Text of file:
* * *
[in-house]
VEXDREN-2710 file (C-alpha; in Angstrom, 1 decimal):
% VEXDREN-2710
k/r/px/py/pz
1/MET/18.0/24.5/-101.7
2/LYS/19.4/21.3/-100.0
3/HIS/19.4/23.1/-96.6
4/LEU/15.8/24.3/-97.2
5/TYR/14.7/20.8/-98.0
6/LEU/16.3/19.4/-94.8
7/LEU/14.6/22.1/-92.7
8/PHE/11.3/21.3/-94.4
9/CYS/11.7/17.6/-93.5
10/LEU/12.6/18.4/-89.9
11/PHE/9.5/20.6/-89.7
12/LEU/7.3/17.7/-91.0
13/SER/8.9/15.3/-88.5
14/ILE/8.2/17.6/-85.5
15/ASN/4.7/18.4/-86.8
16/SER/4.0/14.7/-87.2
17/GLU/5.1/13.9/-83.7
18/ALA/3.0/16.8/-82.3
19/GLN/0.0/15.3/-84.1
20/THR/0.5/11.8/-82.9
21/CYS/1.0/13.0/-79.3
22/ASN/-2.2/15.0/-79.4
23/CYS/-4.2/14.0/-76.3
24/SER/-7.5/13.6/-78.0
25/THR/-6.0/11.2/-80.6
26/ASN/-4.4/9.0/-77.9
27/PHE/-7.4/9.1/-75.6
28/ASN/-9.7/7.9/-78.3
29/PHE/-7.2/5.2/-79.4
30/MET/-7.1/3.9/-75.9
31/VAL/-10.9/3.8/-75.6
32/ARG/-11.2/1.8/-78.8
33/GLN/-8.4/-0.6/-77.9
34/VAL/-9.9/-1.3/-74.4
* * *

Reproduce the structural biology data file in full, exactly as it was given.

[in-house]
VEXDREN-2710 file (C-alpha; in Angstrom, 1 decimal):
% VEXDREN-2710
k/r/px/py/pz
1/MET/18.0/24.5/-101.7
2/LYS/19.4/21.3/-100.0
3/HIS/19.4/23.1/-96.6
4/LEU/15.8/24.3/-97.2
5/TYR/14.7/20.8/-98.0
6/LEU/16.3/19.4/-94.8
7/LEU/14.6/22.1/-92.7
8/PHE/11.3/21.3/-94.4
9/CYS/11.7/17.6/-93.5
10/LEU/12.6/18.4/-89.9
11/PHE/9.5/20.6/-89.7
12/LEU/7.3/17.7/-91.0
13/SER/8.9/15.3/-88.5
14/ILE/8.2/17.6/-85.5
15/ASN/4.7/18.4/-86.8
16/SER/4.0/14.7/-87.2
17/GLU/5.1/13.9/-83.7
18/ALA/3.0/16.8/-82.3
19/GLN/0.0/15.3/-84.1
20/THR/0.5/11.8/-82.9
21/CYS/1.0/13.0/-79.3
22/ASN/-2.2/15.0/-79.4
23/CYS/-4.2/14.0/-76.3
24/SER/-7.5/13.6/-78.0
25/THR/-6.0/11.2/-80.6
26/ASN/-4.4/9.0/-77.9
27/PHE/-7.4/9.1/-75.6
28/ASN/-9.7/7.9/-78.3
29/PHE/-7.2/5.2/-79.4
30/MET/-7.1/3.9/-75.9
31/VAL/-10.9/3.8/-75.6
32/ARG/-11.2/1.8/-78.8
33/GLN/-8.4/-0.6/-77.9
34/VAL/-9.9/-1.3/-74.4